Keith Campbell dies at 58; biologist helped clone Dolly the sheep
Keith H.S. Campbell, a noted biologist who was a key member of the British team that cloned Dolly the sheep, has died. He was 58.
The University of Nottingham, where Campbell worked, said he died Oct. 5 but released no other details.
In 1991, Campbell began researching animal cloning at the Roslin Institute near Edinburgh, conducting experiments that led to the 1996 birth of Dolly the sheep, the first mammal to be cloned from an adult cell.
He was credited with an important insight that made the experiment work: Campbell realized it was necessary to make sure that the donor cell and the egg were both in the same stage of development, Ian Wilmut, the scientist who led the Roslin team, told The Times in 1997.
The birth of the sheep captured the public imagination and Dolly instantly became a scientific sensation. The experiments drew admiration but also anger over the ethics of cloning.
The sheep had been named after voluptuous singer Dolly Parton. Researchers said that the sheep was created from a mammary gland cell, and that Parton’s were an excellent example.
In the Dolly experiment, the nucleus of a sheep egg was removed and placed with the nucleus of an adult mammary cell; the egg was then zapped with electricity, creating an embryo that could develop into a sheep.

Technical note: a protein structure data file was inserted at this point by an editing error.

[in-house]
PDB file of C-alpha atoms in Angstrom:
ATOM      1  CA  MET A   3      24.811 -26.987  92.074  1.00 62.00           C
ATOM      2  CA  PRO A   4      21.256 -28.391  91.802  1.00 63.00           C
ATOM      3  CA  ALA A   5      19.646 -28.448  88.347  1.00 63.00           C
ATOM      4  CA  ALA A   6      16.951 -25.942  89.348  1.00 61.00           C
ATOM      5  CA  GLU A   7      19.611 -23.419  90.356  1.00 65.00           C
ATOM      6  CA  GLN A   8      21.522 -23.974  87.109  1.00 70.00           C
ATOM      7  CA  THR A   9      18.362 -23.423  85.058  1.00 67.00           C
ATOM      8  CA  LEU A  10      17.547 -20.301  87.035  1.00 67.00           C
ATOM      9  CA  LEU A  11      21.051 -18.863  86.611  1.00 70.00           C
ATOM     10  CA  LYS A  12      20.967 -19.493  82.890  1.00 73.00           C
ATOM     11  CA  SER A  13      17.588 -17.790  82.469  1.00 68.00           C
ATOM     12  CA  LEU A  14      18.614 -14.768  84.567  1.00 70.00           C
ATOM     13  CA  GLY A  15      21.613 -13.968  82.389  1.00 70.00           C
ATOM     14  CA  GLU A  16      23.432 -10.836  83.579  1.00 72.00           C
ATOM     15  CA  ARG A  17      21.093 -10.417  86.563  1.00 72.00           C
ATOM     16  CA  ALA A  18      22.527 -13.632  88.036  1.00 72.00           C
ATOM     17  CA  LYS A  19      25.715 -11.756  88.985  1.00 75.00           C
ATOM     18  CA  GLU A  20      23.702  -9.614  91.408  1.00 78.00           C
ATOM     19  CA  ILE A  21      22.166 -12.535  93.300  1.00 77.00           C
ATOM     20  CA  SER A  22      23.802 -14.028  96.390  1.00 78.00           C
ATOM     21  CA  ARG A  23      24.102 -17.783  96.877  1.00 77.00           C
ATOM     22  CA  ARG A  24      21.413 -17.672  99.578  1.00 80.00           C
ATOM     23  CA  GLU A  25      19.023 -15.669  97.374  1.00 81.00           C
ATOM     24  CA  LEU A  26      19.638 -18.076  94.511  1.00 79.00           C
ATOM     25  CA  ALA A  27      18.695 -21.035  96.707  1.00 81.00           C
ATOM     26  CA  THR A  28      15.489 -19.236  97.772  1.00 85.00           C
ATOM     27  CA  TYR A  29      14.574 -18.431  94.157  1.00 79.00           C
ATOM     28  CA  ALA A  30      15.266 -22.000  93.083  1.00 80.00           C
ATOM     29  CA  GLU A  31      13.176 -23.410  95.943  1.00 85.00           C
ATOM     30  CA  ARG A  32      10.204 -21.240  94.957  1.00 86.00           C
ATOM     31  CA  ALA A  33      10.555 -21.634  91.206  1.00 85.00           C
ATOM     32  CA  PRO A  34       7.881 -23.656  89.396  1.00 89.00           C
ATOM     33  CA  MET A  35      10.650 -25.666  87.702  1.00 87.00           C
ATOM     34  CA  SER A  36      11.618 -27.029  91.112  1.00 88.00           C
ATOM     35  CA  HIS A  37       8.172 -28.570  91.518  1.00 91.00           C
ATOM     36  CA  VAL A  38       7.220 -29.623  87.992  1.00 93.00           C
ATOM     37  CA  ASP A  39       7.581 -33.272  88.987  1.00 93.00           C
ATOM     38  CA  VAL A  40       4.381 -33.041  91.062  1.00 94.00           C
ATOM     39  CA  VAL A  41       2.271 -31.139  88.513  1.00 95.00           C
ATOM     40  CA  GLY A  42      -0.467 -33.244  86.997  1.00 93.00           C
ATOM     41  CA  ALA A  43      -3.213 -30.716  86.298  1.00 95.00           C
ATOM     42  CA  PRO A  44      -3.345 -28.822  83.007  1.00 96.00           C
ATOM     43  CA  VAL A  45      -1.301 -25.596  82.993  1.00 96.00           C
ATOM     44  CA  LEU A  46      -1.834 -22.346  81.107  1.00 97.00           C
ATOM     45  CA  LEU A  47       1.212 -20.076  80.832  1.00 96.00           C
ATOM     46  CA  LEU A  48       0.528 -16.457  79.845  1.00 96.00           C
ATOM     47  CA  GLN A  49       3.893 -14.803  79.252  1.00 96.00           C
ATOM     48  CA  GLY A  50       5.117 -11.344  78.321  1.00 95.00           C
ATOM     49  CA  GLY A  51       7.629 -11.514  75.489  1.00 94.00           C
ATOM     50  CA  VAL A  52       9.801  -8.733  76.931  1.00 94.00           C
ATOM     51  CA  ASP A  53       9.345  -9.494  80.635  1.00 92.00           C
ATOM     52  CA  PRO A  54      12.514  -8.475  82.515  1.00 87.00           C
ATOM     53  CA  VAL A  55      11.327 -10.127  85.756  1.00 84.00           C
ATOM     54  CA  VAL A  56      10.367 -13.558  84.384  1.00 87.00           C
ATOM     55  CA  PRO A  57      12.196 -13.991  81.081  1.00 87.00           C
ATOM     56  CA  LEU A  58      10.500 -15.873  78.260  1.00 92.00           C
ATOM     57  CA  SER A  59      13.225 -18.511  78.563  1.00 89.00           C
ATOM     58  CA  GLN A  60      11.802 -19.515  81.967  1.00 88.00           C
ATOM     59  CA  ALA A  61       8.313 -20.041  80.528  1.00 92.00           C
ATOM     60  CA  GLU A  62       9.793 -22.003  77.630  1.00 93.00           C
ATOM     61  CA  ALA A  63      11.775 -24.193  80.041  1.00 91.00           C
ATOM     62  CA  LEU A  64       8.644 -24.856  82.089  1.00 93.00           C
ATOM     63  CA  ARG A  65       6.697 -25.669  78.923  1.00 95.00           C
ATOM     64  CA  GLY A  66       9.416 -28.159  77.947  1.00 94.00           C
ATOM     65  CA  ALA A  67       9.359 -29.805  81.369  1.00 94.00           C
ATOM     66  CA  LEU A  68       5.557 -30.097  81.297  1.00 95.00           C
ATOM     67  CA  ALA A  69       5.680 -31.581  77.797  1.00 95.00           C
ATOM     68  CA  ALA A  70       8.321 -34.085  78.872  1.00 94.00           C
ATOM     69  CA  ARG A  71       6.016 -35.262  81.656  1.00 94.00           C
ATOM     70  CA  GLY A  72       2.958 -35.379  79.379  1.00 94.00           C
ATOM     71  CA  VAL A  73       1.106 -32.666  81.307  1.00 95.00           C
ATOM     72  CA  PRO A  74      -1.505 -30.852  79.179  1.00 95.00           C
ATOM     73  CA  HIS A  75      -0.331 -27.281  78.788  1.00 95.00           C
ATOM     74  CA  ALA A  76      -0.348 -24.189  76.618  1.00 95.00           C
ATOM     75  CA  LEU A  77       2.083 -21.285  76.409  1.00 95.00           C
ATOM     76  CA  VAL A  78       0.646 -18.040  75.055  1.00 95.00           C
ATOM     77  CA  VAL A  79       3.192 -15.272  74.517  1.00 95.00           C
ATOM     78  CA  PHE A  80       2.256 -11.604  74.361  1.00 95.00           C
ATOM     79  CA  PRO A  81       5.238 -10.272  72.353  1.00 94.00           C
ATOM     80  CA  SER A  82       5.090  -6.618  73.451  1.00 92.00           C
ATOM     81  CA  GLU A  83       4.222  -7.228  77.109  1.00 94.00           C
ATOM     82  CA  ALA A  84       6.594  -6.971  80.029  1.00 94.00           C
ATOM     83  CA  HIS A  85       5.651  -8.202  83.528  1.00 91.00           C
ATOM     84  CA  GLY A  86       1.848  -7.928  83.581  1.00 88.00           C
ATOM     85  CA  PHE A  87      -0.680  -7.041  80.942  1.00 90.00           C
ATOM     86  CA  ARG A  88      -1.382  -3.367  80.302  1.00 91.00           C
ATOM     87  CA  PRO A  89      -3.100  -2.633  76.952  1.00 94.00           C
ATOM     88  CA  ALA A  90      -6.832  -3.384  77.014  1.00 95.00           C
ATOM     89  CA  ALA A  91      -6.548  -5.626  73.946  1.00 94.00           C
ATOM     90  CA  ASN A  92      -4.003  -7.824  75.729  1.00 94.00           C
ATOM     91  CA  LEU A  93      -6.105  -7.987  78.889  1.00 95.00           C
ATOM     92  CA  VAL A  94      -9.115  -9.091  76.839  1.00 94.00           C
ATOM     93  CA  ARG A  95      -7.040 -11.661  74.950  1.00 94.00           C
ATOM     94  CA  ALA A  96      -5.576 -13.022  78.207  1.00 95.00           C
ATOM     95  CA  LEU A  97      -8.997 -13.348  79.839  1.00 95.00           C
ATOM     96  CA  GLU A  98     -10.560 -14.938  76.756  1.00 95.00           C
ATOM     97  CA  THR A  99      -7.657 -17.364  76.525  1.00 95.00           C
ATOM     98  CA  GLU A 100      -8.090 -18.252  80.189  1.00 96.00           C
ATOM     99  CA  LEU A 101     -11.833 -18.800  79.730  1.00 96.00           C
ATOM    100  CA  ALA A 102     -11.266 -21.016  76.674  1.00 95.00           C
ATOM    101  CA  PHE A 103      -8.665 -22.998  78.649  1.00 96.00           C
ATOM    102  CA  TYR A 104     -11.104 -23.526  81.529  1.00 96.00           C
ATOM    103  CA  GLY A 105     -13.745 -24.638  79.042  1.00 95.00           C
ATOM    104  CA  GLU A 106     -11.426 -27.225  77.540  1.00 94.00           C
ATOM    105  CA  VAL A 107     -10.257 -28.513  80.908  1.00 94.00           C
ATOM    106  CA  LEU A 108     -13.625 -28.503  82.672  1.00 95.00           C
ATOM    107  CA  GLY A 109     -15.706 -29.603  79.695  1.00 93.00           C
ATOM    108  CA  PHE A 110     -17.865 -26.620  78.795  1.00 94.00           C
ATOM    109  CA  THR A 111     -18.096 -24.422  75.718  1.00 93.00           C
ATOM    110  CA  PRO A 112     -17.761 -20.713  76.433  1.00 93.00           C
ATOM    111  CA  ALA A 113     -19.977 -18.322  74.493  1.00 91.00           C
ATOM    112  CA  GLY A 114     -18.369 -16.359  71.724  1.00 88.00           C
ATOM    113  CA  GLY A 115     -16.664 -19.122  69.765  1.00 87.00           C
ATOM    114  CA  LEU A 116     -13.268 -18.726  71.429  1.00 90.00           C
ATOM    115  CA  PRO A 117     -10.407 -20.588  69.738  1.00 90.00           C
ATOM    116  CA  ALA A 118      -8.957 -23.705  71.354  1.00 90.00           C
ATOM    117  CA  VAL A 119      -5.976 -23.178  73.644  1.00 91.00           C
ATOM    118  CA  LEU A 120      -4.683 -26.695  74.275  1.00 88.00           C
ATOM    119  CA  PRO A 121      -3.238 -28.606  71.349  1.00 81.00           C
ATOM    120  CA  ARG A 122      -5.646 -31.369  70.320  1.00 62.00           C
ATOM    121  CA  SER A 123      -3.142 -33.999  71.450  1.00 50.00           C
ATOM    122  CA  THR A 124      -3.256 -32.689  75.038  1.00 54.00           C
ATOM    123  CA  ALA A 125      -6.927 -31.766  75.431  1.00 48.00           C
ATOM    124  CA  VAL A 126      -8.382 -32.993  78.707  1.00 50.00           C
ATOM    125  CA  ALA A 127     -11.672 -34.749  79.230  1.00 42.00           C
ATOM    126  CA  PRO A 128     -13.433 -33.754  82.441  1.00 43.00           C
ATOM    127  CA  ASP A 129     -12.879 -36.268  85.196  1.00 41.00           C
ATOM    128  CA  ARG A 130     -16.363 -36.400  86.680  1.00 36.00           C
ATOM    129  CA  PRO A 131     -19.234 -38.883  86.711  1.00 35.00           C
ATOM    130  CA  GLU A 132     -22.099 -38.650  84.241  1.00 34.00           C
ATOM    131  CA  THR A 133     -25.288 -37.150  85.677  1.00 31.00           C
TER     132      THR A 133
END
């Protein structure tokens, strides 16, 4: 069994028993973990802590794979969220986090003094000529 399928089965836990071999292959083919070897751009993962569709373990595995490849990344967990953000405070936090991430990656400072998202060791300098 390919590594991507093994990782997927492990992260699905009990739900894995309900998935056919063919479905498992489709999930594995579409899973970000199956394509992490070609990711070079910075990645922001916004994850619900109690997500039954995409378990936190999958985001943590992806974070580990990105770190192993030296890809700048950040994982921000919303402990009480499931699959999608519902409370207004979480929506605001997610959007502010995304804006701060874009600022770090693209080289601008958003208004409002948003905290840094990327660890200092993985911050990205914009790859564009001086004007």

The experiment showed that genetic material from a specialized adult cell could be used to create all of the different types of cells found in a sheep, Campbell told the Pittsburgh Post-Gazette in 2003, the year Dolly was euthanized after developing lung disease.
Campbell and Wilmut, the two scientists most closely involved with Dolly’s genesis, wrote a 2000 book about the accomplishment, “Second Creation,” with the help of respected British science writer Colin Tudge.
From the book’s outset, the scientists argued that Dolly’s true significance lies not in the potential implications for human reproduction but rather in improved methods for the production of cloned or transgenic animals and other advances in biotechnology.
The scientists also confessed that they didn’t understand why Dolly was more famous than their earlier breakthrough — the 1995 birth of Megan and Morag, two sheep cloned in 1995 from embryo cells grown in a culture. That achievement led to the birth of Dolly.
“For me, Megan and Morag are the stars,” Campbell wrote, and attributed the oversight to lack of interest by the mainstream media.
A native of England, Campbell had been interested in cellular growth since studying microbiology at the University of London, where he received a bachelor’s degree. He earned a doctorate from the University of Sussex.
After the birth of Dolly, Campbell oversaw the successful cloning of other animals such as pigs and lambs.
In 1999, he joined the University of Nottingham as a professor of animal development, where he continued research into cloning. He was particularly interested in assisted reproduction in both animals and humans, and studied ways to develop reproductive technologies in farm animals to enhance breeding and maintain food security.
Campbell is survived by his wife, Kathy, two daughters, Claire and Lauren.
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